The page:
Kurtz's decision to raise questions about Carroll's motives was indicative of a larger pattern throughout the media in the 48 hours following her release. The cable networks devoted numerous segments to discussions of the videotapes and the possibility that Carroll might have developed sympathies for her captors. Like Kurtz's column, the large majority of these segments took pains to note that the actual circumstances surrounding Carroll's comments in the interviews were still unknown. Yet, they lent legitimacy to a theory originally put forth -- as noted above -- by right-wing bloggers.
On April 1, Carroll released a statement saying that she gave both interviews under duress, and that they did not represent her real views:
During my last night in captivity, my captors forced me to participate in a propaganda video. They told me they would let me go if I cooperated. I was living in a threatening environment, under their control, and wanted to go home alive. I agreed.
Things that I was forced to say while captive are now being taken by some as an accurate reflection of my personal views. They are not. The people who kidnapped me and murdered Allan Enwiya are criminals, at best. They robbed Allan of his life and devastated his family. They put me, my family and my friends -- and all those around the world, who have prayed so fervently for my release -- through a horrific experience. I was, and remain, deeply angry with the people who did this.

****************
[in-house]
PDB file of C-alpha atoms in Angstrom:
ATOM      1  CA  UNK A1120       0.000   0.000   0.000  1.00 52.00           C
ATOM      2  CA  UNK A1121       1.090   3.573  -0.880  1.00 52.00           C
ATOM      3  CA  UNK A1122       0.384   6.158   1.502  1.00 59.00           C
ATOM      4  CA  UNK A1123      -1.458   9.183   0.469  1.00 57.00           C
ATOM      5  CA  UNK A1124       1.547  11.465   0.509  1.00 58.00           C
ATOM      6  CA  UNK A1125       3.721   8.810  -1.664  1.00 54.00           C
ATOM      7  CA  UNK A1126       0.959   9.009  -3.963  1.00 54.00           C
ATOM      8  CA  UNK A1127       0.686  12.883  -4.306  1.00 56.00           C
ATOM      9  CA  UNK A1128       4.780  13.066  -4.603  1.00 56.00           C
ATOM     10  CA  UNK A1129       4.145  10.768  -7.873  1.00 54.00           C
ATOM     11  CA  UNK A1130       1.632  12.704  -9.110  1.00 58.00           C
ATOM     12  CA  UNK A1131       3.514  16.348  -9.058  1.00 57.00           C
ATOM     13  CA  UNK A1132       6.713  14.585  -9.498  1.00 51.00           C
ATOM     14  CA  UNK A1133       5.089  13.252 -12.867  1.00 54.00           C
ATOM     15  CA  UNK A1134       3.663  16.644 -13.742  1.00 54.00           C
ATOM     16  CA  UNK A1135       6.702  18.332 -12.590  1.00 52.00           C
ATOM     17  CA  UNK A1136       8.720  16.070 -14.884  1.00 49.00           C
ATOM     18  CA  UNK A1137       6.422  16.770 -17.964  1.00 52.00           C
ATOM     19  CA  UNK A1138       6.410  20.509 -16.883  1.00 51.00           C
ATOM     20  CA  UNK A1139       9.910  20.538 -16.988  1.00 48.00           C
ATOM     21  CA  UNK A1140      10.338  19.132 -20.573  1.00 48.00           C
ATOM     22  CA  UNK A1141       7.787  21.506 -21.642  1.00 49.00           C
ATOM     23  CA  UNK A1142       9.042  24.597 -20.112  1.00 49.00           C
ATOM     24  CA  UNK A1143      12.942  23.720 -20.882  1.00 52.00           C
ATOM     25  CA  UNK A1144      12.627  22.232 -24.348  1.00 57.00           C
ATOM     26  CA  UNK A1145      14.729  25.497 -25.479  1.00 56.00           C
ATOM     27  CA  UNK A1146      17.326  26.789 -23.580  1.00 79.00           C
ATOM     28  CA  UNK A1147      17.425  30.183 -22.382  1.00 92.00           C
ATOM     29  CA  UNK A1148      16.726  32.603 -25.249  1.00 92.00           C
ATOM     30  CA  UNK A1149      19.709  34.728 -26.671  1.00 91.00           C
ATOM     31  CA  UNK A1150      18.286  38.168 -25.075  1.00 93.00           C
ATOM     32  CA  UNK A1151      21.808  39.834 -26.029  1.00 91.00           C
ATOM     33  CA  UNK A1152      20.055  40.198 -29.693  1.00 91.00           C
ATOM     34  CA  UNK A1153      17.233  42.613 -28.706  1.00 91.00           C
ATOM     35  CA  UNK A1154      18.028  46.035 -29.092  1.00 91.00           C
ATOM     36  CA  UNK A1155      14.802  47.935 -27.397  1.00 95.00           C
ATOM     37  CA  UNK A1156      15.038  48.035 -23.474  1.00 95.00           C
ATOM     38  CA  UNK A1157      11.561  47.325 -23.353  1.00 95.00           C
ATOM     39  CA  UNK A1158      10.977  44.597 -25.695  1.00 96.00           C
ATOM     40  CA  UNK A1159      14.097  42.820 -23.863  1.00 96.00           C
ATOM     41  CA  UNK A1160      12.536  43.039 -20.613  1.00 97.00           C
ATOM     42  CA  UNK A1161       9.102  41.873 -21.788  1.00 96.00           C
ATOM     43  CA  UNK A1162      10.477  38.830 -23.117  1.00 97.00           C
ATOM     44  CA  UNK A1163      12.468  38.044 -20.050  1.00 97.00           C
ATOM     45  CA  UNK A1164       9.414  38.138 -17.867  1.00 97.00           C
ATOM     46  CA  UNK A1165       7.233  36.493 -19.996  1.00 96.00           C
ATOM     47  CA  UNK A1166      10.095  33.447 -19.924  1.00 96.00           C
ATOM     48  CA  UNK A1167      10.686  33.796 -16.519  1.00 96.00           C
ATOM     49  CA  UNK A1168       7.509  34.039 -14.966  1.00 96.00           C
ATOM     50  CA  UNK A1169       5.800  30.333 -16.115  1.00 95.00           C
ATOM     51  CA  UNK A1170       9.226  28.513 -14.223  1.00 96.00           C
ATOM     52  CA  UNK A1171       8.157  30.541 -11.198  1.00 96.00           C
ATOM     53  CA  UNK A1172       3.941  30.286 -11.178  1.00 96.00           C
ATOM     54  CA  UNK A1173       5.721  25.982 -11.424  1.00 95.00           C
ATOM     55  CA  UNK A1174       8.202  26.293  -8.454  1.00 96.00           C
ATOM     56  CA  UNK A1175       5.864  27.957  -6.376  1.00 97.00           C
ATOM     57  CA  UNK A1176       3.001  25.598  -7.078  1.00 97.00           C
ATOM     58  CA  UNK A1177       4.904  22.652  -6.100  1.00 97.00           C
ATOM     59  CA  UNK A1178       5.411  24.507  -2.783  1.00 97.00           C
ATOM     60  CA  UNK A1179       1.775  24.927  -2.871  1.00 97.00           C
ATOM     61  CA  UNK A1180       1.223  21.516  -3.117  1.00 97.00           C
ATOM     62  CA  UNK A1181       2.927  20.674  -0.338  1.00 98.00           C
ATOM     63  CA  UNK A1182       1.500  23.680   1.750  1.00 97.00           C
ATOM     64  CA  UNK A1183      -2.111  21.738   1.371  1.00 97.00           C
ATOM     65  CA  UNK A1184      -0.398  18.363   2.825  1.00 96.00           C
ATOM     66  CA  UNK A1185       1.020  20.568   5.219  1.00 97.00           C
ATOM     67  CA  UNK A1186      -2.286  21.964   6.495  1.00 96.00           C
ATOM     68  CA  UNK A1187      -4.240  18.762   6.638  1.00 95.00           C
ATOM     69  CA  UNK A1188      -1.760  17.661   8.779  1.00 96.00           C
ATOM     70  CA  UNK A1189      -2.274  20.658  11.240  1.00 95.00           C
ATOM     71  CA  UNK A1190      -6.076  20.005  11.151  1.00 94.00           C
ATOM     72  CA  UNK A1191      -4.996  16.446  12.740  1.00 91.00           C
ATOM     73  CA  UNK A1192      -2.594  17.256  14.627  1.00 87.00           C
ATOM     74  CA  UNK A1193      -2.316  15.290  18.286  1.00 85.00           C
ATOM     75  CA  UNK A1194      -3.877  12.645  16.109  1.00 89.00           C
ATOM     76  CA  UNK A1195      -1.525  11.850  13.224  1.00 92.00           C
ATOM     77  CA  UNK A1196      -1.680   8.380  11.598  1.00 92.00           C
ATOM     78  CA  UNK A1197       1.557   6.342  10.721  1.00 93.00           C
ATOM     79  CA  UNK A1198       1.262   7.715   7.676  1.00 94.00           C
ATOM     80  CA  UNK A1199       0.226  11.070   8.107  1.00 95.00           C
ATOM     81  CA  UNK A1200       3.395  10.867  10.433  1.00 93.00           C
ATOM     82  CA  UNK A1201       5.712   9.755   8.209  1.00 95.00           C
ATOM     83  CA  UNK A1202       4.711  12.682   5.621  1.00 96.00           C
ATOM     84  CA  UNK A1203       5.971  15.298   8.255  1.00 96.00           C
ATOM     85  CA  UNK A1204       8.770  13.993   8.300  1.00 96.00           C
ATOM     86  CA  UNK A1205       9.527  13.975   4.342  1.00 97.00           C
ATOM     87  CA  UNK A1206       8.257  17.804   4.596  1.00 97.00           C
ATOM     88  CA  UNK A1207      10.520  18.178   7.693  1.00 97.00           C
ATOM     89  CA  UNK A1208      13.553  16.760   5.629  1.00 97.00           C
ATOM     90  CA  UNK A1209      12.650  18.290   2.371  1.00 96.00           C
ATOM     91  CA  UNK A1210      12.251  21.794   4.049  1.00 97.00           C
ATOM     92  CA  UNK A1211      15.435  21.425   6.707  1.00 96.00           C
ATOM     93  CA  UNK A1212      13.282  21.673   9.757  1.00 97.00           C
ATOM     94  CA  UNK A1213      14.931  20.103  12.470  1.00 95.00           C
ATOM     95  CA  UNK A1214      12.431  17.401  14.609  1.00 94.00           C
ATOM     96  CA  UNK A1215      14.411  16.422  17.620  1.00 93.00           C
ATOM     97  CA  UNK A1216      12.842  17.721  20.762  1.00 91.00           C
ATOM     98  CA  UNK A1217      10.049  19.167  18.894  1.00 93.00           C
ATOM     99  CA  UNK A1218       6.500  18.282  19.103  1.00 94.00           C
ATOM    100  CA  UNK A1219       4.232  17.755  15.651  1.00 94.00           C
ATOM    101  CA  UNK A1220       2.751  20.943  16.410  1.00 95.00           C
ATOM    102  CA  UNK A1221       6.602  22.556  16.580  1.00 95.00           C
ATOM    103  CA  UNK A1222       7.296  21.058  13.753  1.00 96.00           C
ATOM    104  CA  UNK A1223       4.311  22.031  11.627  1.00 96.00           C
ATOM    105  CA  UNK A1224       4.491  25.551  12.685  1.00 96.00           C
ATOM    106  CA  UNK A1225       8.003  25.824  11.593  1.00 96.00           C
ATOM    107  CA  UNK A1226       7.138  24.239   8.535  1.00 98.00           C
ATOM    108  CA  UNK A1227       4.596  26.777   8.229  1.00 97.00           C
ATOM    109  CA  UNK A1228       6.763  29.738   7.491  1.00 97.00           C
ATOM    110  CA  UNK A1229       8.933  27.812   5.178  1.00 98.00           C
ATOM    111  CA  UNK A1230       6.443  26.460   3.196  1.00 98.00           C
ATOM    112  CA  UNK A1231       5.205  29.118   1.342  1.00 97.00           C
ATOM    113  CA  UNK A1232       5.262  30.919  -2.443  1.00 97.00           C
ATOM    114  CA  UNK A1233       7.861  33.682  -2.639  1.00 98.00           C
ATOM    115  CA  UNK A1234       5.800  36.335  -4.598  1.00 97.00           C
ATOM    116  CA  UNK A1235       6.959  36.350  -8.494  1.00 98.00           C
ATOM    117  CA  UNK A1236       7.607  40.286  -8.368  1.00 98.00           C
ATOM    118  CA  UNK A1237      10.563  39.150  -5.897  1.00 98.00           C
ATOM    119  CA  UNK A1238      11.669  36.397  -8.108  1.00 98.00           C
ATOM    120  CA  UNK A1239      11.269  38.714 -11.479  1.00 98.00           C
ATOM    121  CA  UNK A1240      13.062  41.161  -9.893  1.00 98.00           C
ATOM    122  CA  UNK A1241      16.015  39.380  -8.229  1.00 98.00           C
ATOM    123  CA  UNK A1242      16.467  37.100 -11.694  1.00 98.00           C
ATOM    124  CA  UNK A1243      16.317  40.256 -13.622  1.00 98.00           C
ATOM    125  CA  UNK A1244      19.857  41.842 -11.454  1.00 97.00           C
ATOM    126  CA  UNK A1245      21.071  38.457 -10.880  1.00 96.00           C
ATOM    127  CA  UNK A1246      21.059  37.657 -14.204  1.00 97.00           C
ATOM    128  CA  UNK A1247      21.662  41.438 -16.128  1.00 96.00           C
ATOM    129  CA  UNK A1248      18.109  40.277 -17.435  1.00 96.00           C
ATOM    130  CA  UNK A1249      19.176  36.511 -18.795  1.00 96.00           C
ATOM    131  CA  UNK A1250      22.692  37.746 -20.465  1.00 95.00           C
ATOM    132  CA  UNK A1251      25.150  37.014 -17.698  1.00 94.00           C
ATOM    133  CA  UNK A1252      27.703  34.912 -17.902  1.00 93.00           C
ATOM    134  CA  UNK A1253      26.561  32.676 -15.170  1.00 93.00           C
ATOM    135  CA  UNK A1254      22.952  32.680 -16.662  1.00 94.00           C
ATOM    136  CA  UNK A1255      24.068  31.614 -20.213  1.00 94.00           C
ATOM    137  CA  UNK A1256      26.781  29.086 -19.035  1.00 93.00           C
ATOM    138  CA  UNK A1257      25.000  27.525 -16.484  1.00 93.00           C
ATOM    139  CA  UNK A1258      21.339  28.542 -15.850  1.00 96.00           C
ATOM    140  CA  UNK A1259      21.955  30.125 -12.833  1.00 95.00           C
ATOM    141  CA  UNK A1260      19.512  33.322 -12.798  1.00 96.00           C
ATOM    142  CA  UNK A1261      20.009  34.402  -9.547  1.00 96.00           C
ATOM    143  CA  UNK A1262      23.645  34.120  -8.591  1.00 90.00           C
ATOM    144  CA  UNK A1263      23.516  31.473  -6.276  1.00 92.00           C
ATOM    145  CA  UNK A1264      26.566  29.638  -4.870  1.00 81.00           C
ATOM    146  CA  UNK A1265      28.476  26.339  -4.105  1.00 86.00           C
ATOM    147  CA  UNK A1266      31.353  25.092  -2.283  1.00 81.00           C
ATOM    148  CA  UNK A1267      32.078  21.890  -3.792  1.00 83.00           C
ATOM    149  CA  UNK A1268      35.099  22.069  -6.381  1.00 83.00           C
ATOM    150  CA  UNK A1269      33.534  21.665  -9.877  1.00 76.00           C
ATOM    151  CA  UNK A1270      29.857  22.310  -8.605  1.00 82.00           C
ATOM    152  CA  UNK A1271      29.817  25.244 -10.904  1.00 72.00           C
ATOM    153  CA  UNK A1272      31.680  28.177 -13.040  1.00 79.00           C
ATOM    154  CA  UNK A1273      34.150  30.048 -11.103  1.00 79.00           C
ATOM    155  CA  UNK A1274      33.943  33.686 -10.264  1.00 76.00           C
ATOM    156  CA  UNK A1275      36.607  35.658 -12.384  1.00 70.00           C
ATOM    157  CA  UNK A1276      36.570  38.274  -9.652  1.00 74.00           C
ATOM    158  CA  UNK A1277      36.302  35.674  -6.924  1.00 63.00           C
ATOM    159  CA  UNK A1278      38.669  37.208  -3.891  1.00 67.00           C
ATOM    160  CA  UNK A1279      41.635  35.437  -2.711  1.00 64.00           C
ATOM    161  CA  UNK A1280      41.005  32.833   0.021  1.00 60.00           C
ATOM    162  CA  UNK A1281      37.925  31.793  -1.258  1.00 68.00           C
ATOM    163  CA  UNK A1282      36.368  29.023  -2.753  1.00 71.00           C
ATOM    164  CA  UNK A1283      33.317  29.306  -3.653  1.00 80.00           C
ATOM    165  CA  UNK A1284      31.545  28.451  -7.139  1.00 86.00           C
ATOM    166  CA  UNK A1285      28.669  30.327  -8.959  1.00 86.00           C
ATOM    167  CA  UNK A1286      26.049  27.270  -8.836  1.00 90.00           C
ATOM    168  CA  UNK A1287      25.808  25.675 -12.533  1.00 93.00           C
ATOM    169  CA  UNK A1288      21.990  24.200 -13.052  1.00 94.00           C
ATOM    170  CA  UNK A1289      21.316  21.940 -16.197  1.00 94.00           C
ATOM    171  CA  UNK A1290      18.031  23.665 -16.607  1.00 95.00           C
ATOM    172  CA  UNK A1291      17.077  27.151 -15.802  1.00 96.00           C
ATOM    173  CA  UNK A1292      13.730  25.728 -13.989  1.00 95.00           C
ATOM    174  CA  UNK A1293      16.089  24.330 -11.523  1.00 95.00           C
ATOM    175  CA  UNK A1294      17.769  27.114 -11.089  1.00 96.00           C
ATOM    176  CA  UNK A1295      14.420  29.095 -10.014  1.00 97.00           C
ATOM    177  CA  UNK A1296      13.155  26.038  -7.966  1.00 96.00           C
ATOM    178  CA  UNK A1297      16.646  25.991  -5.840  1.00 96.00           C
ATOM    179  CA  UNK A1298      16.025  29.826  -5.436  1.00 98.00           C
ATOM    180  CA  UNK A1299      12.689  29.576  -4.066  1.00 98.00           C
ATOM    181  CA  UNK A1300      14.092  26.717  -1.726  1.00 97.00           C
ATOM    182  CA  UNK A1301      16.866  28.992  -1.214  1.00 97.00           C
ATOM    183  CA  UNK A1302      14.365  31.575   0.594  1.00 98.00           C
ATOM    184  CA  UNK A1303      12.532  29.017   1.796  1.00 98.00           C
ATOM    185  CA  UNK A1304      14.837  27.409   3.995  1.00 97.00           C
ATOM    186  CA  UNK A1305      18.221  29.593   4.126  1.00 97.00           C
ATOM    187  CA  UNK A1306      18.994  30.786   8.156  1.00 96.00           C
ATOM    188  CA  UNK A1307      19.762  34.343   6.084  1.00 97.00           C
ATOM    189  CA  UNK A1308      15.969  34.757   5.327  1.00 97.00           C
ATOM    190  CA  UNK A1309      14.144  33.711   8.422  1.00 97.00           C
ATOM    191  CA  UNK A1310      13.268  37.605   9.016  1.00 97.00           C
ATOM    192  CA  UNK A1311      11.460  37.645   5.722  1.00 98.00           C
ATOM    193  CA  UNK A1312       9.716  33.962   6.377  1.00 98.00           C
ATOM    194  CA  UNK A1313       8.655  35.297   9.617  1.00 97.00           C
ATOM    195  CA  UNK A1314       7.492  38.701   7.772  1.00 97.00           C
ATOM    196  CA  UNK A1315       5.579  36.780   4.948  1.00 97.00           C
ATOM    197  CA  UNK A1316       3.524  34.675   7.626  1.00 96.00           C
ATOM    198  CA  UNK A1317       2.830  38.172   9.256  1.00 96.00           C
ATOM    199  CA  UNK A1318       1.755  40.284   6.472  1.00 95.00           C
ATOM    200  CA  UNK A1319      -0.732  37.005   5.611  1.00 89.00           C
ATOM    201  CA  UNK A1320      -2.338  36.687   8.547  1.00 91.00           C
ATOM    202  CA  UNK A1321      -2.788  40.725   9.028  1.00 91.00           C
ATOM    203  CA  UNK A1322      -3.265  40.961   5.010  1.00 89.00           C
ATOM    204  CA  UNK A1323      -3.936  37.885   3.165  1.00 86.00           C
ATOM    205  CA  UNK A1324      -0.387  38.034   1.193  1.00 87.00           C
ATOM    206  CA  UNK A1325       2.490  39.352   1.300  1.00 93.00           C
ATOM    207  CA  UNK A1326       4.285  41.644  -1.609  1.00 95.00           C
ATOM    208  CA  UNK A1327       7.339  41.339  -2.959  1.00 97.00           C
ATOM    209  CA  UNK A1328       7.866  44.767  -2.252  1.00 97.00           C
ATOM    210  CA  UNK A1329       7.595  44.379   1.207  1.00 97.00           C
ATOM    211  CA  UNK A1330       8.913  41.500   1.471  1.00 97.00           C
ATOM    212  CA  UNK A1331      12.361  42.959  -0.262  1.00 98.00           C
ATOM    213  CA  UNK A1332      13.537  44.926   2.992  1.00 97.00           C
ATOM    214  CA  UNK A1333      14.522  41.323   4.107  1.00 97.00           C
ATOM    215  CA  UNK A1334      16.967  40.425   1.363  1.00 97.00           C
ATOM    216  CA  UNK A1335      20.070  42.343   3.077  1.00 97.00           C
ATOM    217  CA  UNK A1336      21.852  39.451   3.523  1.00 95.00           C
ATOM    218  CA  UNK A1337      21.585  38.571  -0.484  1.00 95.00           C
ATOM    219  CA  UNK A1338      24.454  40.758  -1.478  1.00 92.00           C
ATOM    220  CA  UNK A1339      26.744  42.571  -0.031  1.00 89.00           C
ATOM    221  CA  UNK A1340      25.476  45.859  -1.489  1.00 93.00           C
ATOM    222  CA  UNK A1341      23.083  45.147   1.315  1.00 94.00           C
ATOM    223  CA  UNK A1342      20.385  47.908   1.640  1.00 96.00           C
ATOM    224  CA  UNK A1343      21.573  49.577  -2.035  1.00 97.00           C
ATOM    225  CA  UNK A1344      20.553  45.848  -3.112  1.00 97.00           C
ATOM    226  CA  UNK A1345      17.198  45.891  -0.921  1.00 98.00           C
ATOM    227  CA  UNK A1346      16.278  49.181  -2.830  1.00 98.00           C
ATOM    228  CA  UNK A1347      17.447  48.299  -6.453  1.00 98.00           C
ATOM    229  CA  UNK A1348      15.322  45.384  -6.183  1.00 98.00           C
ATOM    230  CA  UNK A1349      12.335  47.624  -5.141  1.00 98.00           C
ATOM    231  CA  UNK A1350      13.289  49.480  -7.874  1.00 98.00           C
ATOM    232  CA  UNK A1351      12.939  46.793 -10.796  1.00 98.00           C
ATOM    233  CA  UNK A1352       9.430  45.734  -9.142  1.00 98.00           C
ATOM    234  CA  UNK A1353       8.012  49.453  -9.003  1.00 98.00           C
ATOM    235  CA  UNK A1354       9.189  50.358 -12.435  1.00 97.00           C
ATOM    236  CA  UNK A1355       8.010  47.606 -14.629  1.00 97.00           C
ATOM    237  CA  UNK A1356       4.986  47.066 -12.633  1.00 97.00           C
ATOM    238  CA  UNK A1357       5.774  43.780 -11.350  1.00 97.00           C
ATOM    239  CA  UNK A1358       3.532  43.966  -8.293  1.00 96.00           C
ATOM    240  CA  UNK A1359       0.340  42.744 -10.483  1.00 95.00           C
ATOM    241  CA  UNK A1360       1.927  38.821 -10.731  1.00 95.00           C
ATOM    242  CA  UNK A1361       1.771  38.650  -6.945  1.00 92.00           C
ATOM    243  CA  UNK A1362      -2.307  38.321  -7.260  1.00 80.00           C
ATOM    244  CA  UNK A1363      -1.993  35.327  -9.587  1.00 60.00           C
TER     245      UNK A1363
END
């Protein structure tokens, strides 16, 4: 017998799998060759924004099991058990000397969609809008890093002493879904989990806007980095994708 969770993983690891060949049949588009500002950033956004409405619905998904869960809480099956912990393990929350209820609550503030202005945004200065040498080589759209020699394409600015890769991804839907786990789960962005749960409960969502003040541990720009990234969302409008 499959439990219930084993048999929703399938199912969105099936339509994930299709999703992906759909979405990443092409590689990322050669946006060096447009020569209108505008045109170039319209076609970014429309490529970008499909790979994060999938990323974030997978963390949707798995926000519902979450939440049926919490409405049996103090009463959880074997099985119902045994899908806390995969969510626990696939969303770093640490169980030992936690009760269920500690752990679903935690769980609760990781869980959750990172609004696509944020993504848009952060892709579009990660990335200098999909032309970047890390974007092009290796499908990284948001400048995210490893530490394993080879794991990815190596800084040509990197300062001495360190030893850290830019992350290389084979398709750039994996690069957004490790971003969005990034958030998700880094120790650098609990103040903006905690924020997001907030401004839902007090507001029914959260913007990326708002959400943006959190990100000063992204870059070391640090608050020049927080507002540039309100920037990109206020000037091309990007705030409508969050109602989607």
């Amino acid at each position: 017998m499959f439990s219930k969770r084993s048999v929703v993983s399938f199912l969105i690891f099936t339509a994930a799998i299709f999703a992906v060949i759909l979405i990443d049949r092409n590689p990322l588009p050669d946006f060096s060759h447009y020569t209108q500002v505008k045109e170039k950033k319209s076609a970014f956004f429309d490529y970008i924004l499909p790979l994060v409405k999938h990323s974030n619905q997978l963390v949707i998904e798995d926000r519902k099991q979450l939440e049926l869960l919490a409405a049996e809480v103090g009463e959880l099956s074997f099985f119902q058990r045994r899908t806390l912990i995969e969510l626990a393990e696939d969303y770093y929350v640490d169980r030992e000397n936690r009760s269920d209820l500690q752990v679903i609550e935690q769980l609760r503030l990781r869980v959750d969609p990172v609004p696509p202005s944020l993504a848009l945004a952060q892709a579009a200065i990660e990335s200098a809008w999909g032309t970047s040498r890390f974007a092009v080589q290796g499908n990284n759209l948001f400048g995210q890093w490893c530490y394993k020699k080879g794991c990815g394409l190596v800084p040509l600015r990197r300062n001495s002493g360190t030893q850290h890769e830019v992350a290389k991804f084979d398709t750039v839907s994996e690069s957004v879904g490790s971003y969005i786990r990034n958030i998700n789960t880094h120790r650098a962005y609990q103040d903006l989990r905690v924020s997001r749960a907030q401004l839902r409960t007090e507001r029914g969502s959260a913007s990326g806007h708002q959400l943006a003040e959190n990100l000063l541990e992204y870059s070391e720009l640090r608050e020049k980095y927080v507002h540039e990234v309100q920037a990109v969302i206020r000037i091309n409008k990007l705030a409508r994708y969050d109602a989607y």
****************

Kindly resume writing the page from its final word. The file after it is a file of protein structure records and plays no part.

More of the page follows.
I also gave a TV interview to the Iraqi Islamic Party shortly after my release. The party had promised me the interview would never be aired on television, and broke their word. At any rate, fearing retribution from my captors, I did not speak freely. Out of fear I said I wasn't threatened. In fact, I was threatened many times.
In his discussion of this development with Time magazine Baghdad bureau chief Michael Ware and ABC correspondent Ann Compton on the April 2 edition of CNN's Reliable Sources, Kurtz cited "skeptics, critics, and conspiracy theorists" who had earlier questioned Carroll's motives but did not mention that he had raised questions as well:
KURTZ: In a videotaped interview right after her release in Baghdad, Carroll was careful not to say a negative word about her captors.
CARROLL [video clip]: They would come. They would bring me my food. I would eat. It was fine. I would go to the bathroom. I was treated very well. It's important people know that, that I was not harmed. They never said they would hit me. Never threaten me in any way.
KURTZ: But the kidnappers repeatedly threatened to kill Carroll, as the world saw in a series of videotapes. The day before she was freed, a tape was released with Carroll, obviously under duress, slamming the U.S. war effort.
CARROLL [video clip]: It's important that people hear from me. The Mujahedeen are only trying to defend their country.
KURTZ: Carroll renounced those remarks yesterday, as we'll discuss in just a moment.
KURTZ: Michael Ware, what do you make of the fact that Jill Carroll, after this terrible ordeal, you know, has been criticized and had her motives questioned by skeptics, critics, and conspiracy theorists here at home?
WARE: I find that appalling, actually. I mean, this seems to be part of, you know, a campaign by certain political interests within the D.C. landscape -- I think that's where it's being fueled.
WARE: This really needs to be seen in context, and people can't hijack it for cheap and tawdry political gain.
KURTZ: To be under that kind of duress for nearly three months is clearly something we all need to keep in mind.
KURTZ: Ann Compton, do you think some of this criticism of Jill Carroll over that first videotaped interview she did in Baghdad right after her release is just off-base?